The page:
Up until season four, they kept everything. I understand, starting on my season they let the runners-up have their weapons back.
 

Gliden07

Well-Known Member
Thank you for the kind words. Just to be clear, the knife was made in six hours total. Three hours for the blade and three for the handle.

Up until season four, they kept everything. I understand, starting on my season they let the runners-up have their weapons back.

I believe the reason they were keeping them is for legal reasons. They were filming in Brooklyn NY and anything over 3" blade is illegal to have! They started filming in Stamford CT so the laws are different.
 

Mark Knapp

Dealer - Purveyor
I believe the reason they were keeping them is for legal reasons. They were filming in Brooklyn NY and anything over 3" blade is illegal to have! They started filming in Stamford CT so the laws are different.

We were still in Brooklin when we filmed. My opponent got his back. I think they were just getting so much stuff they had to start letting people have some of it.
 

Doug Lester

Well-Known Member
I think that they are getting desperate to come up with new challenges. I watched last night and I though that they were starting to get into the rediculous . Not only were they having to start with thick stock and forge in bright light but they first had to cobble together a coal burning forge. Then they had one contestant break his blade and then stick weld it back together.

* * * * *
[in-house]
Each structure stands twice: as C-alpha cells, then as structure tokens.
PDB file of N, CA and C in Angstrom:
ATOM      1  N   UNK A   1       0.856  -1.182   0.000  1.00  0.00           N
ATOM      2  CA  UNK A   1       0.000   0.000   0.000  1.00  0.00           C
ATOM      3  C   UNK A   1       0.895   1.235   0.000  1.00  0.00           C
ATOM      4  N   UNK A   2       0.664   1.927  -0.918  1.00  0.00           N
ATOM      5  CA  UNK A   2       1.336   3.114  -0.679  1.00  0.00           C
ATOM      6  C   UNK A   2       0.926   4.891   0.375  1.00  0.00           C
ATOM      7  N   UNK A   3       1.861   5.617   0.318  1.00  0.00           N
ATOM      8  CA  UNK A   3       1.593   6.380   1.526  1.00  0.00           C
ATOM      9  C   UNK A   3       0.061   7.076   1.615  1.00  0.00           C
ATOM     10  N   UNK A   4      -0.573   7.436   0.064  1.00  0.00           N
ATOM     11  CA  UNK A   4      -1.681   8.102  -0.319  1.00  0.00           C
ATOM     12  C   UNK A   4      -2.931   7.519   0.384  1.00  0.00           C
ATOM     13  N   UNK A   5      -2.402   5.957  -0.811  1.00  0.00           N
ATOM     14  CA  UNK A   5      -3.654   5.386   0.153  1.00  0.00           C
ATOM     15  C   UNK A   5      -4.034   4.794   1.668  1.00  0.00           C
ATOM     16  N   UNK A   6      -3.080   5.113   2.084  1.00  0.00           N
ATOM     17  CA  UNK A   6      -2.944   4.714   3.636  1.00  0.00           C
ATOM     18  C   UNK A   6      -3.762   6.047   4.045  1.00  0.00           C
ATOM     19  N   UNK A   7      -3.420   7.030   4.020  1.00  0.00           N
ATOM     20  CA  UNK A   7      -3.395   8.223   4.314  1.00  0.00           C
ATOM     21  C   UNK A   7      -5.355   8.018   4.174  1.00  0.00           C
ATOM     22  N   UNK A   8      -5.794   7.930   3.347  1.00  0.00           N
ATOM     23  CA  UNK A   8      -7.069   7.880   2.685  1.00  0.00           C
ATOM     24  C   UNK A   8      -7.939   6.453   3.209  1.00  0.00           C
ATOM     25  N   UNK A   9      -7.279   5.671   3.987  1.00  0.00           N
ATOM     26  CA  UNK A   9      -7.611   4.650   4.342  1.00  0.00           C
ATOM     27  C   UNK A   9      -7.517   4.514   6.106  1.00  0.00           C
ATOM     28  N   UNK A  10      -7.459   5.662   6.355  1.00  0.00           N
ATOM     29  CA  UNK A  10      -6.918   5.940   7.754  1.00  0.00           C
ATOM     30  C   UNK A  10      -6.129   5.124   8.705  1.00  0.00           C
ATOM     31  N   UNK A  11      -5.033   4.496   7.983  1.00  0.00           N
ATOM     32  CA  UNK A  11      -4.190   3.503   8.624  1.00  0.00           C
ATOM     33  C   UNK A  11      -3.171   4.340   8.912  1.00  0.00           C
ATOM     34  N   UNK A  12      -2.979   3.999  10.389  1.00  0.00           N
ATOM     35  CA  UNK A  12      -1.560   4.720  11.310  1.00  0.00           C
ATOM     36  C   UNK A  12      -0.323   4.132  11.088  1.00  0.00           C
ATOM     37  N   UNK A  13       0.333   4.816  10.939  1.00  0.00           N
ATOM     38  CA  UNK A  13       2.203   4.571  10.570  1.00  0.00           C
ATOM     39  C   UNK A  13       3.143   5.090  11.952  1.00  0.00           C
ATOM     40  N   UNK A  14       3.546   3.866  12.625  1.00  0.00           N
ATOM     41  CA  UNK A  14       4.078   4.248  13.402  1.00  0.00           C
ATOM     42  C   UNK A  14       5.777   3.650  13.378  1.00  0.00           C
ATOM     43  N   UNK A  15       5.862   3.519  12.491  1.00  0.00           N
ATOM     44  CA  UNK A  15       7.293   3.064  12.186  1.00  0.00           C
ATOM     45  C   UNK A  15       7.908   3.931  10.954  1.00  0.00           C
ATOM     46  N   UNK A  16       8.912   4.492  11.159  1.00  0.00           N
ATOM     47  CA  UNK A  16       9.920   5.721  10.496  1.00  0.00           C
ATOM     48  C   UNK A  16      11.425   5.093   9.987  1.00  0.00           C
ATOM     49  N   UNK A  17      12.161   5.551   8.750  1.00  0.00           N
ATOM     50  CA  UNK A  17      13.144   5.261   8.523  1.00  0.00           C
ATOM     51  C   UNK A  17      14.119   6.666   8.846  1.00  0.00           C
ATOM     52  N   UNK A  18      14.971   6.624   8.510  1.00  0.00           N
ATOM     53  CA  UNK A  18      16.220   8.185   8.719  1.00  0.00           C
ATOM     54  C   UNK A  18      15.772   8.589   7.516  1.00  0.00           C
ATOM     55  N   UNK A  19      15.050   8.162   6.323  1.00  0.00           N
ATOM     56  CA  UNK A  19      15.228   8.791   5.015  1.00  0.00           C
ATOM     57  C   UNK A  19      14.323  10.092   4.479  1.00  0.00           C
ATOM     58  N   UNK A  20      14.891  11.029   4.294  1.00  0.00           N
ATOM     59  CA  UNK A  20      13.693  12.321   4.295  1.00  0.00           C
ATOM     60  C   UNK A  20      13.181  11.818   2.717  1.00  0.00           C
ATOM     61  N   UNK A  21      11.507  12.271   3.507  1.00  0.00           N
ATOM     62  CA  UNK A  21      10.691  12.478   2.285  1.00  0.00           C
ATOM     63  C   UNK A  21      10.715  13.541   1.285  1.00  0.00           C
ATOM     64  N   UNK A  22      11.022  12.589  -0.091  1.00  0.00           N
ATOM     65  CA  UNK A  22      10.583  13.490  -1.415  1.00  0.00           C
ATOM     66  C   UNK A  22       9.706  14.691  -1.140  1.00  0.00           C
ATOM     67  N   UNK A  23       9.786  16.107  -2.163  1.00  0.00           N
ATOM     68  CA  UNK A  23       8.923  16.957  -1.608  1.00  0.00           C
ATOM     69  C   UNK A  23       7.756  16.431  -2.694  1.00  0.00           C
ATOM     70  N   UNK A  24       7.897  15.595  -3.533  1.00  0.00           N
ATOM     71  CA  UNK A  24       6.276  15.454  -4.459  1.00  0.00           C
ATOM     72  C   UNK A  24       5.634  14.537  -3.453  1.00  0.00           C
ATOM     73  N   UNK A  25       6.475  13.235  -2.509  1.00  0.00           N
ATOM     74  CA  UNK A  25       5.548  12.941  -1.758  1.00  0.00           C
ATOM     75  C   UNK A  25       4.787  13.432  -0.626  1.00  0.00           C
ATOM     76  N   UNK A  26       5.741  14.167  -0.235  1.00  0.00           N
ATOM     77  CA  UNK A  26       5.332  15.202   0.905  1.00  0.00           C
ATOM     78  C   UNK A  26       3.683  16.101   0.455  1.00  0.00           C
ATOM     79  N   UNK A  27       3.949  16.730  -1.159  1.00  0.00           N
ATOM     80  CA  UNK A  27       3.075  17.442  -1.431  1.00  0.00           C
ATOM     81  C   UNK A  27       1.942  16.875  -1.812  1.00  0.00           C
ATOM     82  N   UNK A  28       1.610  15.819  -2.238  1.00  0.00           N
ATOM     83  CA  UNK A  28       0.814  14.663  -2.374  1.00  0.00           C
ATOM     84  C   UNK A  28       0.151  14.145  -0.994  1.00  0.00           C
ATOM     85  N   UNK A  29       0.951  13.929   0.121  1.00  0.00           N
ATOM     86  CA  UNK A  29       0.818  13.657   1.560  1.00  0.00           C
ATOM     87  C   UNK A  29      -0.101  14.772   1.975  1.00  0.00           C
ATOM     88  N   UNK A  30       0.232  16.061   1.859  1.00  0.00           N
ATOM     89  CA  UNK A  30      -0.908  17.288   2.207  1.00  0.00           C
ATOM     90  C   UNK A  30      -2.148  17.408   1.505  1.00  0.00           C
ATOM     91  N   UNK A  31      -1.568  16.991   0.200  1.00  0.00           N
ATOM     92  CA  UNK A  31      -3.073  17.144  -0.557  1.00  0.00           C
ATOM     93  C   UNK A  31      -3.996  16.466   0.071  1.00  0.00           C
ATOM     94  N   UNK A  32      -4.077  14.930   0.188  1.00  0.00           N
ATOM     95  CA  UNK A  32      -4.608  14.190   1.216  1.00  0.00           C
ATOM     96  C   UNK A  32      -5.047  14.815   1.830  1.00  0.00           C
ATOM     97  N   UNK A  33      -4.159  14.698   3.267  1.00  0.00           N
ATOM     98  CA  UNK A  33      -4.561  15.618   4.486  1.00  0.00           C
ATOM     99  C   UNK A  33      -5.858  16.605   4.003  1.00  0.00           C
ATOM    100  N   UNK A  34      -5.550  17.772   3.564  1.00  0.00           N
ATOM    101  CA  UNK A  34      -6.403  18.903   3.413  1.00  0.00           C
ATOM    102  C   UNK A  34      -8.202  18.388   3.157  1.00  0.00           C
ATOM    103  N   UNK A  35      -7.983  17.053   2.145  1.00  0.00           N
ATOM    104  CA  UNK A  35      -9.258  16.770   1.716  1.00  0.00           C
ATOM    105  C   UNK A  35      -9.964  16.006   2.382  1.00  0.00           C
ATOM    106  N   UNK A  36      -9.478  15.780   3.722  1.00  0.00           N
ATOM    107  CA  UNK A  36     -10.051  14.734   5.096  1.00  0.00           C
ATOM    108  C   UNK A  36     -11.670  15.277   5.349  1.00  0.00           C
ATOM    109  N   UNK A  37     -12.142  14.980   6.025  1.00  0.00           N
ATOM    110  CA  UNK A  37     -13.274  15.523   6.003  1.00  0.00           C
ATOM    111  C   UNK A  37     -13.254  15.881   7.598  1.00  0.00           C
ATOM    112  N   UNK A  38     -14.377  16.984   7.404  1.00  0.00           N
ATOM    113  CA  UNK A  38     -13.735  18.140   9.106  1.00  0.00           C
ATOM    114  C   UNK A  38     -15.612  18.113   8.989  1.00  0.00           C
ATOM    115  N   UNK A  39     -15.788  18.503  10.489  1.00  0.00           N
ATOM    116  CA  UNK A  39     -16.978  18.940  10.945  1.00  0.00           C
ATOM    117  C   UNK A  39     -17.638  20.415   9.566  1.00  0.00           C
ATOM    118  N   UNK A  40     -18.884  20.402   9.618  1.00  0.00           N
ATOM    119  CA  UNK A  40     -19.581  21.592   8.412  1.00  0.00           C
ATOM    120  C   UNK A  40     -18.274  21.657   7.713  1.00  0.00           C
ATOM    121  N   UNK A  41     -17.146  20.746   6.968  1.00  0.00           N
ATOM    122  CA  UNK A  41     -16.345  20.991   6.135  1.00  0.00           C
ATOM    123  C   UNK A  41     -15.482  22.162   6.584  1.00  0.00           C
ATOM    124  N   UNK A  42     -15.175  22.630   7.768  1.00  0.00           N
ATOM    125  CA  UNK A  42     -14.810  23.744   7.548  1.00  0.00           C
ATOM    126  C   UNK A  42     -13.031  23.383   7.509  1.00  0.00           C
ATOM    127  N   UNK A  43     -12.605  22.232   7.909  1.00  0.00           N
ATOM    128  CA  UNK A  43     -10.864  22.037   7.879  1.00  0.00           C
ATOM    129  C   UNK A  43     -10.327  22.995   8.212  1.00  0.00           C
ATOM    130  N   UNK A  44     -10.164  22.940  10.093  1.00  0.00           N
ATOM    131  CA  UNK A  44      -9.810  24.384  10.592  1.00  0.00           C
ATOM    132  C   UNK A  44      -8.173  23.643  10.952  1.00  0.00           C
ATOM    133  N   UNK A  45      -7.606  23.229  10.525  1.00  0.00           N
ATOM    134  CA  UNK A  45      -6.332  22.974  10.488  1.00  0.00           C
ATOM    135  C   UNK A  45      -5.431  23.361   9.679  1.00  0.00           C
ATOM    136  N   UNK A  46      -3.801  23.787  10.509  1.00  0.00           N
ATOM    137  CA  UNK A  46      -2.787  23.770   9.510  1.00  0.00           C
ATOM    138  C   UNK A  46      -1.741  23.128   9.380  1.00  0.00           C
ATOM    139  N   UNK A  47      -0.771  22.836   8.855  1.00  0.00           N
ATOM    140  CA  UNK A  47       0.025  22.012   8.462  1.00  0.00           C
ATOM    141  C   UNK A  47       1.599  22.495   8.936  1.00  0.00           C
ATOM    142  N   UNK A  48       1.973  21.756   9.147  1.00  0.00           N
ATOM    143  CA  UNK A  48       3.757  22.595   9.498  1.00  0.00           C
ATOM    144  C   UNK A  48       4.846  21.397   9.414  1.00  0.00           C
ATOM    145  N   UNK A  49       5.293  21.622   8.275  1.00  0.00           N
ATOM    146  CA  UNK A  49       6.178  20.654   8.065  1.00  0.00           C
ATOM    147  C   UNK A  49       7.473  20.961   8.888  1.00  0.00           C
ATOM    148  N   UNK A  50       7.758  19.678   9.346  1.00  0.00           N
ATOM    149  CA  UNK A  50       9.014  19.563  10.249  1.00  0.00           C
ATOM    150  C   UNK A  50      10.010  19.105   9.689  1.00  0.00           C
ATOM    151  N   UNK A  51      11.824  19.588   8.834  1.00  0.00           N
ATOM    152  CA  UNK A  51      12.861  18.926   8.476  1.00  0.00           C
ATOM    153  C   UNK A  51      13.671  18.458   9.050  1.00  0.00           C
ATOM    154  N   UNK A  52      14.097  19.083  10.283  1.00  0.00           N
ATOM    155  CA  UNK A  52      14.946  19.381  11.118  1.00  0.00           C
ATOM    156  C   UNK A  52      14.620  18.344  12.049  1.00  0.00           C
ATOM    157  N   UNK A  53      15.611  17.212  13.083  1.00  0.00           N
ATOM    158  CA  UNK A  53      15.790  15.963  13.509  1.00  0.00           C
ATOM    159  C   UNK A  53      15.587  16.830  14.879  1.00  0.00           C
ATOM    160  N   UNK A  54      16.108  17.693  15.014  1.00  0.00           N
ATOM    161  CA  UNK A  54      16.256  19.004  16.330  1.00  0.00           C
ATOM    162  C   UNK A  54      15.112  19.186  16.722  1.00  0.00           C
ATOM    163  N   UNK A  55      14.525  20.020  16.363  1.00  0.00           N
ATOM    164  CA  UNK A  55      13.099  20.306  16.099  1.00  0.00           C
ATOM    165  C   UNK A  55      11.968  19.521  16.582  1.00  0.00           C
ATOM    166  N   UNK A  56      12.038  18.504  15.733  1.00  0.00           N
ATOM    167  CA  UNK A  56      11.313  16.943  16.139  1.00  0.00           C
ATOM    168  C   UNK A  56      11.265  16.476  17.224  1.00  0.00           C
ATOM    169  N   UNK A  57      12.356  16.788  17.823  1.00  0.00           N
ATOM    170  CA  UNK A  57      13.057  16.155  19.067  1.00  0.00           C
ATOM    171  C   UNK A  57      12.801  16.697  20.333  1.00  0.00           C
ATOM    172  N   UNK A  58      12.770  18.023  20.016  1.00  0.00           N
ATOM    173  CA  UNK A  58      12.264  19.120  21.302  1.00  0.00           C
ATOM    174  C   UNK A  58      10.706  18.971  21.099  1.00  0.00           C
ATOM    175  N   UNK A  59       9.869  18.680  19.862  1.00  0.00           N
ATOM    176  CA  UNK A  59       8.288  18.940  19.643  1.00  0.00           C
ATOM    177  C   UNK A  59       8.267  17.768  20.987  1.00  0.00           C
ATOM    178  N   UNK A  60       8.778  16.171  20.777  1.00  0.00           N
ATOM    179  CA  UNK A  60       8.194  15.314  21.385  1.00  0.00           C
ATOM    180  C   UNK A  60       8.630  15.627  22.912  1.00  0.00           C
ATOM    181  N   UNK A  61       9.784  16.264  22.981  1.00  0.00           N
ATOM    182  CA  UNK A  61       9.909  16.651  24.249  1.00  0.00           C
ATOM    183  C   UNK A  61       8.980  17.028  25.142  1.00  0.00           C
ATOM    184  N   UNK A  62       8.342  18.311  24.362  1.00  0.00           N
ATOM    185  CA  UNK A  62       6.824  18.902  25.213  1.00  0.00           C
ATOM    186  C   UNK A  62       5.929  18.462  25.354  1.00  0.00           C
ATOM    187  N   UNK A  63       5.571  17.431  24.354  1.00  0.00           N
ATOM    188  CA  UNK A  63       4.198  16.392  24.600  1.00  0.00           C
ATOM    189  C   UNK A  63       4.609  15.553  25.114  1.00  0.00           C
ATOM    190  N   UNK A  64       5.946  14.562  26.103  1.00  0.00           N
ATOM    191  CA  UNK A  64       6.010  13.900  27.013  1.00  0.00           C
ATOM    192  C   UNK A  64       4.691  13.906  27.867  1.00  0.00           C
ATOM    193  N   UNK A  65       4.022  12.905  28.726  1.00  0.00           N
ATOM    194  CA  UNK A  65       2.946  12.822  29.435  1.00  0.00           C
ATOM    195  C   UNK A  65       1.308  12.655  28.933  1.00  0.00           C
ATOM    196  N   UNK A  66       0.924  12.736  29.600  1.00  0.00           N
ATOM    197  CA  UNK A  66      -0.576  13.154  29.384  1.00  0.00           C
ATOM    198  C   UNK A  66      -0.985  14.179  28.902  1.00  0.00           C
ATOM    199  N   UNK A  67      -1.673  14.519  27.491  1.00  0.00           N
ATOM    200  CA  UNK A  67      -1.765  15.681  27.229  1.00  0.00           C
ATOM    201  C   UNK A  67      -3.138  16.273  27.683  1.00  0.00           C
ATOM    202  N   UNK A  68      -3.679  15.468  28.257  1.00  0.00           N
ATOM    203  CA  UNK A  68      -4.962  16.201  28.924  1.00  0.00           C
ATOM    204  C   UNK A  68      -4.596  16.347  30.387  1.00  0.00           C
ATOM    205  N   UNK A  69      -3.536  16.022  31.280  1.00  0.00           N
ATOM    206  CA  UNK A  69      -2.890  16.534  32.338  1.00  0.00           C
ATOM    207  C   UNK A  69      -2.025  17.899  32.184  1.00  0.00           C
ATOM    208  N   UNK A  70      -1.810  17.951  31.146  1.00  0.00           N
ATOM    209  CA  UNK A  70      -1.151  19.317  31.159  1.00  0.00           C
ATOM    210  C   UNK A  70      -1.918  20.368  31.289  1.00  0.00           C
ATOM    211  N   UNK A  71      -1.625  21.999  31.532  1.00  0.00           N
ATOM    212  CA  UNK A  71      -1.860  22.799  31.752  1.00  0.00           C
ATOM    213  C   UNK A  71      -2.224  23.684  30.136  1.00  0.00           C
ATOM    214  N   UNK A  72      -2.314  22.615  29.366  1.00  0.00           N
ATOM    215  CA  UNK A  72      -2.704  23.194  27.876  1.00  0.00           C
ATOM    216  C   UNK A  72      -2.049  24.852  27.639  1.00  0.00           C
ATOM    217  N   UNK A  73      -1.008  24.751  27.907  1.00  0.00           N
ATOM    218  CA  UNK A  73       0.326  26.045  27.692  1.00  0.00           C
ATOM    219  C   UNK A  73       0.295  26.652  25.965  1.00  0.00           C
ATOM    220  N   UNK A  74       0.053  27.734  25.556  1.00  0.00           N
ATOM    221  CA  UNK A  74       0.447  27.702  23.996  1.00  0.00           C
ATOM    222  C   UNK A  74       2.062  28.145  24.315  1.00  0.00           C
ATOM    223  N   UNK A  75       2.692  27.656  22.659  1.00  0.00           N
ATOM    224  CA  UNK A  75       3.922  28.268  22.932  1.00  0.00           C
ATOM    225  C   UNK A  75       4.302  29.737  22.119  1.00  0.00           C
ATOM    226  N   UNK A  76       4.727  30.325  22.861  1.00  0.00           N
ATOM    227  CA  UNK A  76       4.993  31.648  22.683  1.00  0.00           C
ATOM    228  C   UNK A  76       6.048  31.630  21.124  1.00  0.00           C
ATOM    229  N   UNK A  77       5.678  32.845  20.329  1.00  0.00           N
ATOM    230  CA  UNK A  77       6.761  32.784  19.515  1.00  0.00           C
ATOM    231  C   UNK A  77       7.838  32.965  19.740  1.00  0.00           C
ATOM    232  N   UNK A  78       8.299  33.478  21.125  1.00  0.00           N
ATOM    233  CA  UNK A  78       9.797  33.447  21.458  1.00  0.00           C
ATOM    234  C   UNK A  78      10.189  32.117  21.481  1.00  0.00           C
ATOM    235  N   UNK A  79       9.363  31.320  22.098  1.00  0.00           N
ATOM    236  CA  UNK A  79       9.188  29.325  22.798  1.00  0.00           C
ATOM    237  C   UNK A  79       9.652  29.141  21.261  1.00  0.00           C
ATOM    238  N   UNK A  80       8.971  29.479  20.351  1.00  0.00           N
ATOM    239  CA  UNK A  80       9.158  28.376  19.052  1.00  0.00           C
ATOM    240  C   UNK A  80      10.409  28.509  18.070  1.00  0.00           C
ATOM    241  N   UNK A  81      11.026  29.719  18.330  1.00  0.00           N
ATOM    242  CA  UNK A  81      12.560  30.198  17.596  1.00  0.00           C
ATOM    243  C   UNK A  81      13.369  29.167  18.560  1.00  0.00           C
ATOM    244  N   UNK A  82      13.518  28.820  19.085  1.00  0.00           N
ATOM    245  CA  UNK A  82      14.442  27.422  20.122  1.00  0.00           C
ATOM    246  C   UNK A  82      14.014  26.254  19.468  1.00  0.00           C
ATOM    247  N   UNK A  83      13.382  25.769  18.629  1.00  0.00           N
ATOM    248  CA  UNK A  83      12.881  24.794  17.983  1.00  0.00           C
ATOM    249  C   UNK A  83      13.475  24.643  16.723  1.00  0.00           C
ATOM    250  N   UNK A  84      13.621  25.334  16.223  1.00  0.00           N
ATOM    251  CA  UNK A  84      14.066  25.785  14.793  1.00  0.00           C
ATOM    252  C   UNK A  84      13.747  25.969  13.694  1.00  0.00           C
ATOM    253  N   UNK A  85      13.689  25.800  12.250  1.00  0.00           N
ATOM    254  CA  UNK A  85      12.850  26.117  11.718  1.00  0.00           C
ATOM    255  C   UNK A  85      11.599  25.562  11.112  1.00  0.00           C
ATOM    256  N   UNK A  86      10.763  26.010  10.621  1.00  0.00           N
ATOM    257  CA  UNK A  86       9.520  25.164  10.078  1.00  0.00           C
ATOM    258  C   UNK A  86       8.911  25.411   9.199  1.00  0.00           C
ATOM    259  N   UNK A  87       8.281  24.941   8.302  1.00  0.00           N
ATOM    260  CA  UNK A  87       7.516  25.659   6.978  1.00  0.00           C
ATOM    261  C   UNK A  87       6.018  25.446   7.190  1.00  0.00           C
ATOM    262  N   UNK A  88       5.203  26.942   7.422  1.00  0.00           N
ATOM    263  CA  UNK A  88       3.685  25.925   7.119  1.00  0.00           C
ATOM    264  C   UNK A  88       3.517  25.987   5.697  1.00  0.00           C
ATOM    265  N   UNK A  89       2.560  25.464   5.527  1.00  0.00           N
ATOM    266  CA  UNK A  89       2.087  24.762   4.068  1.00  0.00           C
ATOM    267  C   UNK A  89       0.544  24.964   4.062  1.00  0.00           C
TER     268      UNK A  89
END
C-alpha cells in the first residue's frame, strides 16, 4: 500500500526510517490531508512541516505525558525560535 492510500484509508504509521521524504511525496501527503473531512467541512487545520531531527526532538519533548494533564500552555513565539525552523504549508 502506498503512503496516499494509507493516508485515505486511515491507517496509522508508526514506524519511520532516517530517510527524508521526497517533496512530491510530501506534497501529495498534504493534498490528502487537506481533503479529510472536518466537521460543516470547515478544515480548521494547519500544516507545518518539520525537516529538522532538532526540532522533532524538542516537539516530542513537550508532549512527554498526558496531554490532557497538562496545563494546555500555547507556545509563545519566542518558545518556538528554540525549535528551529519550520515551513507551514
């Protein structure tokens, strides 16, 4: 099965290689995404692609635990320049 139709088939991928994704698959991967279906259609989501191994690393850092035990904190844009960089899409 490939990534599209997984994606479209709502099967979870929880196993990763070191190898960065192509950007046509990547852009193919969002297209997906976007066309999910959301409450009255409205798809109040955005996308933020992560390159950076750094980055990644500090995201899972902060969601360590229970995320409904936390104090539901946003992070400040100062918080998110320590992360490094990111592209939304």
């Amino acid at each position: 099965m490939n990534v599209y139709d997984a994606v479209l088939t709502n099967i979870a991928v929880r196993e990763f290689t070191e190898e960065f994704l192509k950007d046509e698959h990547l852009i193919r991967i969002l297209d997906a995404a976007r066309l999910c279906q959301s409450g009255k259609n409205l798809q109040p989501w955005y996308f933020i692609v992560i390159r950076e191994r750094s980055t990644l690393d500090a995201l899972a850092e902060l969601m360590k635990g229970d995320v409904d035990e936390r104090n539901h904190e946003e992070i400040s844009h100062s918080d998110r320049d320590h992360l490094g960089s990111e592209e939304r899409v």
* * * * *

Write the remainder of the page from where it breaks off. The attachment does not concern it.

Doug
 

Doug Lester

Well-Known Member
It was the first time that I saw a contestant walk off the set. Of course they had him back stage having the medics check him out and get him cooled off. That part I had seen before. Once they even had to send a contestant to the ER to have his heart checked.

Doug
 

Mark Knapp

Dealer - Purveyor
It was the first time that I saw a contestant walk off the set. Of course they had him back stage having the medics check him out and get him cooled off. That part I had seen before. Once they even had to send a contestant to the ER to have his heart checked.

Doug

When I was there it was 103 degrees in the forge room, and you were standing in front of an 1800 degree forge. They do take really good care of you though. We each had a thermos of cold water at our benches and as soon as it was emptied, someone came and filled it. If you got a cut, the medic came and bandaged it up.

It ain't for wienies though. It was one of the most grueling and one of the most fun things I've ever done, especially the week at home.
 

C Craft

Well-Known Member